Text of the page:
Friday, 26 June 2015

Fygyn Common

Below is a summary of recently caught birds from my site, Fygyn Common. The site is fairly high up and any sort of wind makes it impossible to catch birds unless the conditions are really calm. It is the first summer I have been active here and whilst numbers I have caught have not been large I have been lucky enough to have caught some quality birds. I have been to the common several times recently just for a walk around and have seen Grasshopper Warbler, Willow Warbler, Whitethroat, Stonechat, Garden Warbler as well as the tits and common finches.
Every time I have been to the site I have heard the Cuckoo and on one occasion I watched as it flew over my car and settle in a tree and started calling again. A friend from where I live believed there were more than one and a few visits later I watched two Cuckoo's land on the same tree and I could also hear another calling behind me. So I really think there has been three birds around.

One bird I had not seen here before and wasn't expecting was this Tree Pipit. On the day I caught two together a few feet apart in the same net. One was a male with a CP and the other a female with a Brood Patch.

This Greater Spotted Woodpecker is the second bird this year. I have heard and seen Green Woodpecker flying about but not been successful in catching one yet.

I have caught two Jay recently both in the bottom shelf of one of my nets. One of the birds completely trashed my net in the area it was caught. Any expensive morning.

The Grasshopper Warbler was especially nice to catch. Many mornings I have heard the male making its unique distinctive call from early spring but because of their secretive skulking nature it was a while later before I spotted one. It was nice therefore that the net I had consistently erected in the low grassy areas with the odd scrub bush about paid off.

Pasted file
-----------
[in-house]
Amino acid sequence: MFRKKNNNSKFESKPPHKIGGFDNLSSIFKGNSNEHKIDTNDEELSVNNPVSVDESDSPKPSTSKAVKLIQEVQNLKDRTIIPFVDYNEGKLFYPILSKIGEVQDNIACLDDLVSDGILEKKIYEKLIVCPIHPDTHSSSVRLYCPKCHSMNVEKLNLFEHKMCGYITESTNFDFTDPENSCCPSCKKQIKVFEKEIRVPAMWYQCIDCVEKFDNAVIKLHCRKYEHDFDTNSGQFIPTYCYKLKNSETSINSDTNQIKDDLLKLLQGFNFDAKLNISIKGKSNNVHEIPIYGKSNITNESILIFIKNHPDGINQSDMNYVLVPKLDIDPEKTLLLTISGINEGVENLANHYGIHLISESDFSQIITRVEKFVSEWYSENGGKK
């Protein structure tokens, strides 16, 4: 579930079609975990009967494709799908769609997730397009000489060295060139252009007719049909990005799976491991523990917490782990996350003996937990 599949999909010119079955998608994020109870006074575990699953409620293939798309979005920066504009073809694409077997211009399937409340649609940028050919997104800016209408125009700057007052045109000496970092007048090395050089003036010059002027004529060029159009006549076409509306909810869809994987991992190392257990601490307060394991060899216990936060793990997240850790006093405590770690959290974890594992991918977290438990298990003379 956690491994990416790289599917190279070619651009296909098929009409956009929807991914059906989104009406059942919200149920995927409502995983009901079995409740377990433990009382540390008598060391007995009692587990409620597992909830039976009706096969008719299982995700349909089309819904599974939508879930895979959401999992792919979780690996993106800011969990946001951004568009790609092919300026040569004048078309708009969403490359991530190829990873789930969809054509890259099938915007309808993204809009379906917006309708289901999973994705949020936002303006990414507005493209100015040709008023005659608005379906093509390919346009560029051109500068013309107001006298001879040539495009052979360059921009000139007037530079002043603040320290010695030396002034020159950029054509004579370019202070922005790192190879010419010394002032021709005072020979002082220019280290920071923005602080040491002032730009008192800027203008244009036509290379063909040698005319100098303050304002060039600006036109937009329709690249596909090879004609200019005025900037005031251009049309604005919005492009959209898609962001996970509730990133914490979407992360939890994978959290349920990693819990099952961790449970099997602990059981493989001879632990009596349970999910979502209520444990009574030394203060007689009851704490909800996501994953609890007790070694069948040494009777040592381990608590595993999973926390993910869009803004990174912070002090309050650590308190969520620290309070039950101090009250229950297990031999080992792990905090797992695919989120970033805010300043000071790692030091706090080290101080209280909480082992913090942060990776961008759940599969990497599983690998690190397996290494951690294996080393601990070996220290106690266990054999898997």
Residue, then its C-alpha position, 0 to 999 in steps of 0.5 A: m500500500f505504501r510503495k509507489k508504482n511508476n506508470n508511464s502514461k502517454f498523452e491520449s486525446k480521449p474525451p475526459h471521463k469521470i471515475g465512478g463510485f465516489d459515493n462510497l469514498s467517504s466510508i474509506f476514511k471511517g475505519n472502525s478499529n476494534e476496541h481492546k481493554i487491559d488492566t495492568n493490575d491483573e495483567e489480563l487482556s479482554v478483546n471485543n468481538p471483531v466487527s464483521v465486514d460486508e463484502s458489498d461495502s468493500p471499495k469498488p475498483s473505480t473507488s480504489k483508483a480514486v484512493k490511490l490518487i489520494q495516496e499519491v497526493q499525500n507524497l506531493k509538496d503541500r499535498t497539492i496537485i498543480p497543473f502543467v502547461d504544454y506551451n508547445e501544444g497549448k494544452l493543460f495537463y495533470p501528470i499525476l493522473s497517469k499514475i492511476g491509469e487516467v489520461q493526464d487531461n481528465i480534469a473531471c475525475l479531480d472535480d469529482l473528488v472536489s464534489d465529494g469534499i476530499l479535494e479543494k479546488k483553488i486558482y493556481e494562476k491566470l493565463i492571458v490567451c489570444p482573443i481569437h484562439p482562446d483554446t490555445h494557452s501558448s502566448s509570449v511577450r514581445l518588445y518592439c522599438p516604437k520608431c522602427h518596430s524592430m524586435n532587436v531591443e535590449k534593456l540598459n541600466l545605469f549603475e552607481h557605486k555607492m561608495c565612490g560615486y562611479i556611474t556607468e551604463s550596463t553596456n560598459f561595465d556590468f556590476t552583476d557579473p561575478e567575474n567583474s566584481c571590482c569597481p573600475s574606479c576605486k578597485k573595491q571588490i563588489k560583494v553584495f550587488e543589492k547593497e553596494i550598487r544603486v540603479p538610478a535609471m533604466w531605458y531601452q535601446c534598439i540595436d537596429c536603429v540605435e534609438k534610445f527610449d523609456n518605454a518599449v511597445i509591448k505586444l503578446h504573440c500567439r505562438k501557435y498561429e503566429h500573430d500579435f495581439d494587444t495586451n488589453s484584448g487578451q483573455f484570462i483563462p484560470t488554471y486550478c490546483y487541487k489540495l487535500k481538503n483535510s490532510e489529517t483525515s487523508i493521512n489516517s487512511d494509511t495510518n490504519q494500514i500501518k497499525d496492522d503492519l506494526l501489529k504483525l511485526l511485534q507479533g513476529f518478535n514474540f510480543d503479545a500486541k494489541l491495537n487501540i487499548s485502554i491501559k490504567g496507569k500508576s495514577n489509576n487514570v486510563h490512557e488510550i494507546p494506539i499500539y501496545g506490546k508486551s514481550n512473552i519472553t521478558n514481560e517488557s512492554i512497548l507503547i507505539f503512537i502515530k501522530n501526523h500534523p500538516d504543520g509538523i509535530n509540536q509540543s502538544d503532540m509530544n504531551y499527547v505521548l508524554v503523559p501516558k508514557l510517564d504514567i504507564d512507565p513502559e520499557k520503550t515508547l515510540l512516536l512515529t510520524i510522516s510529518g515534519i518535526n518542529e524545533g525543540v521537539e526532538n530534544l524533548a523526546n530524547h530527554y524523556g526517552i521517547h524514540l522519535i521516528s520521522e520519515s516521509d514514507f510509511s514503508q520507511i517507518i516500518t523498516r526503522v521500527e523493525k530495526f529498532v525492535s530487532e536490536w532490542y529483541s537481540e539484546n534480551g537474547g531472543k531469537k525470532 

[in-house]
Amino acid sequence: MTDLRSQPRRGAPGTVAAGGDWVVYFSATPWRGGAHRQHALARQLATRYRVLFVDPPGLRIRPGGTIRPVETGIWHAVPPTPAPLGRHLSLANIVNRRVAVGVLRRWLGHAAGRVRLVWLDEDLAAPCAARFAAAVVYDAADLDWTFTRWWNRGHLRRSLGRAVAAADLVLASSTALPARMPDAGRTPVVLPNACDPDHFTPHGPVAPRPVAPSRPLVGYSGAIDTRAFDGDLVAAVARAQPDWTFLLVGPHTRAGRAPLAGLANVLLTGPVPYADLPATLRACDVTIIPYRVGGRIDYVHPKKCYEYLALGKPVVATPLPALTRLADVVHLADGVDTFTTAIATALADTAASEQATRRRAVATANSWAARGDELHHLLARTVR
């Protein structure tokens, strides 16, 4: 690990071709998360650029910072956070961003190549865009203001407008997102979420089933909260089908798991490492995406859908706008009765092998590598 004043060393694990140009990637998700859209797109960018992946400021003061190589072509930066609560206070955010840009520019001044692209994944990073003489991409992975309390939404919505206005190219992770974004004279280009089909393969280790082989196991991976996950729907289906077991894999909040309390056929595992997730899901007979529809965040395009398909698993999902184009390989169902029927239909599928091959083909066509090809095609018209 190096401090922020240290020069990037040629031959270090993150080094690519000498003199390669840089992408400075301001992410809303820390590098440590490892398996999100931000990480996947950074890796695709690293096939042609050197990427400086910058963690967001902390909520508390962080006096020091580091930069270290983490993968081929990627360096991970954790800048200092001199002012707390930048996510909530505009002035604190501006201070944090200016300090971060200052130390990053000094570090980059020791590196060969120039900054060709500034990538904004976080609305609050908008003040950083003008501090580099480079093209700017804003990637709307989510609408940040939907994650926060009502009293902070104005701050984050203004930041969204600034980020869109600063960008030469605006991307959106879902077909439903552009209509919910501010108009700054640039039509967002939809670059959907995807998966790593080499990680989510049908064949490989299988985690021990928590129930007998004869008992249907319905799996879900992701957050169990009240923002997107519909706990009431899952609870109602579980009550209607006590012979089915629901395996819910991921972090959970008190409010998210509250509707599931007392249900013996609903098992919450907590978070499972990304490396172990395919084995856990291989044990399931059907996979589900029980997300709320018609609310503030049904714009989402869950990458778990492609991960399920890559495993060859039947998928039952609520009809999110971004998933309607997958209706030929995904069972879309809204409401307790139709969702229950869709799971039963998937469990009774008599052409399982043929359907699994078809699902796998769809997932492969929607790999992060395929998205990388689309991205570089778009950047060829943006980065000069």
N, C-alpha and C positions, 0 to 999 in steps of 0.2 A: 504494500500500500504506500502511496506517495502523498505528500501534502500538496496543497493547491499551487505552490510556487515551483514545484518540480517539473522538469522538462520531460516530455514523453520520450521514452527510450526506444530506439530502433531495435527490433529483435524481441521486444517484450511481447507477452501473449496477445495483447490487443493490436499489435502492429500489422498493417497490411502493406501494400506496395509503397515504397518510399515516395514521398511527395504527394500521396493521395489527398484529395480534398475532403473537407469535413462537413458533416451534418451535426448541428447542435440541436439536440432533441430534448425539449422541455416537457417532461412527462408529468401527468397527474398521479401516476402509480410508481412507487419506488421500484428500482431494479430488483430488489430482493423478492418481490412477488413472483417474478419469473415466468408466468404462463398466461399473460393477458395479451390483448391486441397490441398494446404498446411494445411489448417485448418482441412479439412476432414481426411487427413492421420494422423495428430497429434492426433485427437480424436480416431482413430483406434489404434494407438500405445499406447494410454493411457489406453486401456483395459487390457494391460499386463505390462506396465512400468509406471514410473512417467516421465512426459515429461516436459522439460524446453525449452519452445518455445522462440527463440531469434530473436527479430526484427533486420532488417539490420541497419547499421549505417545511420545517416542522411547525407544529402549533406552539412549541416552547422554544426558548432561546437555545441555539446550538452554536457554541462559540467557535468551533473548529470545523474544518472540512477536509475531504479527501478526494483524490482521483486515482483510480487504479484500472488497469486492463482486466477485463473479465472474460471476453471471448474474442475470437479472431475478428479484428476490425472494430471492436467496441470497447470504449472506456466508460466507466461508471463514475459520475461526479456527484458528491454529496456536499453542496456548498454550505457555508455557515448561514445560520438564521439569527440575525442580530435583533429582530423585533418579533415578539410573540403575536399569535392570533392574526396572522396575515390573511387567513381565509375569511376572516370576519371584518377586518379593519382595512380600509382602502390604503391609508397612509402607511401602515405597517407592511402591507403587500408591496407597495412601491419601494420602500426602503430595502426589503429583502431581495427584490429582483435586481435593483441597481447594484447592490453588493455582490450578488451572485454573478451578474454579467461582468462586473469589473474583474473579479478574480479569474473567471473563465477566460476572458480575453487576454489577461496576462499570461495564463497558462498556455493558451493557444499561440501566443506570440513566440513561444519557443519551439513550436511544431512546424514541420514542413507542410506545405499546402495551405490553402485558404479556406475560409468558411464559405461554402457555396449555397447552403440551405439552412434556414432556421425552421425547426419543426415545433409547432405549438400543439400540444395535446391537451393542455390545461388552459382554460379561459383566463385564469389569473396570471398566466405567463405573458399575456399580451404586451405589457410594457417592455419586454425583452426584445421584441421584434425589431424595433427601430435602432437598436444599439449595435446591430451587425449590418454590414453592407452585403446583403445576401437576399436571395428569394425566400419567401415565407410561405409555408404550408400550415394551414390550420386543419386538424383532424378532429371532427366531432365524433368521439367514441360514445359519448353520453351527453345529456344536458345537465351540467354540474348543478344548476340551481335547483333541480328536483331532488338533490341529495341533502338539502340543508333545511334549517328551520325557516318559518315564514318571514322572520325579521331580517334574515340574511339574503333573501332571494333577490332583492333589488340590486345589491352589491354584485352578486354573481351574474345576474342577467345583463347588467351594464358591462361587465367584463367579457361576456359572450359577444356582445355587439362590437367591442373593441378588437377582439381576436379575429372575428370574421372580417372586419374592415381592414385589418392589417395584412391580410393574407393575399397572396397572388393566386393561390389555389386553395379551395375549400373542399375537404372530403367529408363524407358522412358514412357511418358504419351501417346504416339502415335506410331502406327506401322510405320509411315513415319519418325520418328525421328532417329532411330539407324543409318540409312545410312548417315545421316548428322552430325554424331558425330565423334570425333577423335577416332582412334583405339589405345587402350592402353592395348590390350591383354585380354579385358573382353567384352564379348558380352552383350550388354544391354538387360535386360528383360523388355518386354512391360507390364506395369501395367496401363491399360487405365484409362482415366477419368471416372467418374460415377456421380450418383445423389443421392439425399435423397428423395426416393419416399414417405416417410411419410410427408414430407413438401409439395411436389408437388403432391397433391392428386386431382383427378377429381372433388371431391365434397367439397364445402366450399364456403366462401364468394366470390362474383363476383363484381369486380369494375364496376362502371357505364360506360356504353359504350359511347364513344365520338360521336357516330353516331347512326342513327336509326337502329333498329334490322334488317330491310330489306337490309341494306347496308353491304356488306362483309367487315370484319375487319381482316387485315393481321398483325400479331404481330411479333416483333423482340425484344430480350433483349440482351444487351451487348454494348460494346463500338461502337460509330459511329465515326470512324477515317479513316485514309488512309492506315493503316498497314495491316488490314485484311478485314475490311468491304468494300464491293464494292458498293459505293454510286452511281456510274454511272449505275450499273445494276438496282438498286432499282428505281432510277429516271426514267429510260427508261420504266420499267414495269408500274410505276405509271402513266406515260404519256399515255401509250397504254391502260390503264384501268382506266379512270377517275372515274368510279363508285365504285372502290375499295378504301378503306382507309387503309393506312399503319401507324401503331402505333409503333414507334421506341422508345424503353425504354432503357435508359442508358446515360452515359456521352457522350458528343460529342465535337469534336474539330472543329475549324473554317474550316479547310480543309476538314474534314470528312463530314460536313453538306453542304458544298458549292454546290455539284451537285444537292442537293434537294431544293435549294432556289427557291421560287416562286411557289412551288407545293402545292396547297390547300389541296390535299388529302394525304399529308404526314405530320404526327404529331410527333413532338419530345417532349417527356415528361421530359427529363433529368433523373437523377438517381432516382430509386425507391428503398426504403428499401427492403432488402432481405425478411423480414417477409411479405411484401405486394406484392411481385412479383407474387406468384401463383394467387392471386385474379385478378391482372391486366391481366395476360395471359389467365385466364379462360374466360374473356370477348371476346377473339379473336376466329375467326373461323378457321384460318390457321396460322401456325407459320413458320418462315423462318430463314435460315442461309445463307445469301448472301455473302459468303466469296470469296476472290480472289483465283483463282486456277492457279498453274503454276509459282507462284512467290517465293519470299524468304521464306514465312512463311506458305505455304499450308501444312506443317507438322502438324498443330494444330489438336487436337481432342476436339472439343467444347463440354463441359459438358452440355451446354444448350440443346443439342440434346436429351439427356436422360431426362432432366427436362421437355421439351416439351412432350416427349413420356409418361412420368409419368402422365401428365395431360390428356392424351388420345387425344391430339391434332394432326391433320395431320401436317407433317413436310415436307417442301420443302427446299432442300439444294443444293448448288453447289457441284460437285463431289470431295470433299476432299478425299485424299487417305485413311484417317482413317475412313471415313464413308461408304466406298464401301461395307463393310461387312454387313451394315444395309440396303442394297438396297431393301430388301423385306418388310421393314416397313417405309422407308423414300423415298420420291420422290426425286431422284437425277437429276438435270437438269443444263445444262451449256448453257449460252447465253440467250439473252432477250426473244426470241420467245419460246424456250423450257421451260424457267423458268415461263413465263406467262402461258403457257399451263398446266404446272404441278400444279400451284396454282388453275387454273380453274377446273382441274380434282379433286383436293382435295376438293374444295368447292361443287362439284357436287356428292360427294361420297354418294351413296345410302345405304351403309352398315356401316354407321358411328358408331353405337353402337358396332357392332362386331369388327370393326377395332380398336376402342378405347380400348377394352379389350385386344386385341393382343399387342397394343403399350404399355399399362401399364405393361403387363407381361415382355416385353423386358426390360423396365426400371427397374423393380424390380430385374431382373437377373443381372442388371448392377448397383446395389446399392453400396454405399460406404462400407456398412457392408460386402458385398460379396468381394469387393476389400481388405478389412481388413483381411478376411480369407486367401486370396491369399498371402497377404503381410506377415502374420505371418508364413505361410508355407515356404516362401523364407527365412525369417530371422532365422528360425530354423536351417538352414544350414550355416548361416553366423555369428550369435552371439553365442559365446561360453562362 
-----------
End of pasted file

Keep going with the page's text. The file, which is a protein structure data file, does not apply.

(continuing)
Large population reductions in the UK have made the Grasshopper Warbler a Red Status bird. August, September time see's the departure of this Warbler to its wintering grounds in Africa and India.

The bird above I suspected to be a juvenile Lesser Redpoll. I have never seen one before so I decided to photograph it let it go unringed and check it out when I got home to make sure. The images on Google confirmed my belief so I am now looking forward to hopefully catch one or more in future visits.

I thought I would post a picture of the site from last November comparing it with how it looks today. Both the pictures are taken from approximately the same position. It is looking green and lush at the moment compared with the barren unfriendly looking place below.

My main rides are situated in different parts of the common. In the winter months it was a bit bleak and when it got a little windy the nets were not really sheltered from the trees. Now there are leaves on the trees there is an improvement of the shelter but being an open site the nets still get affected.

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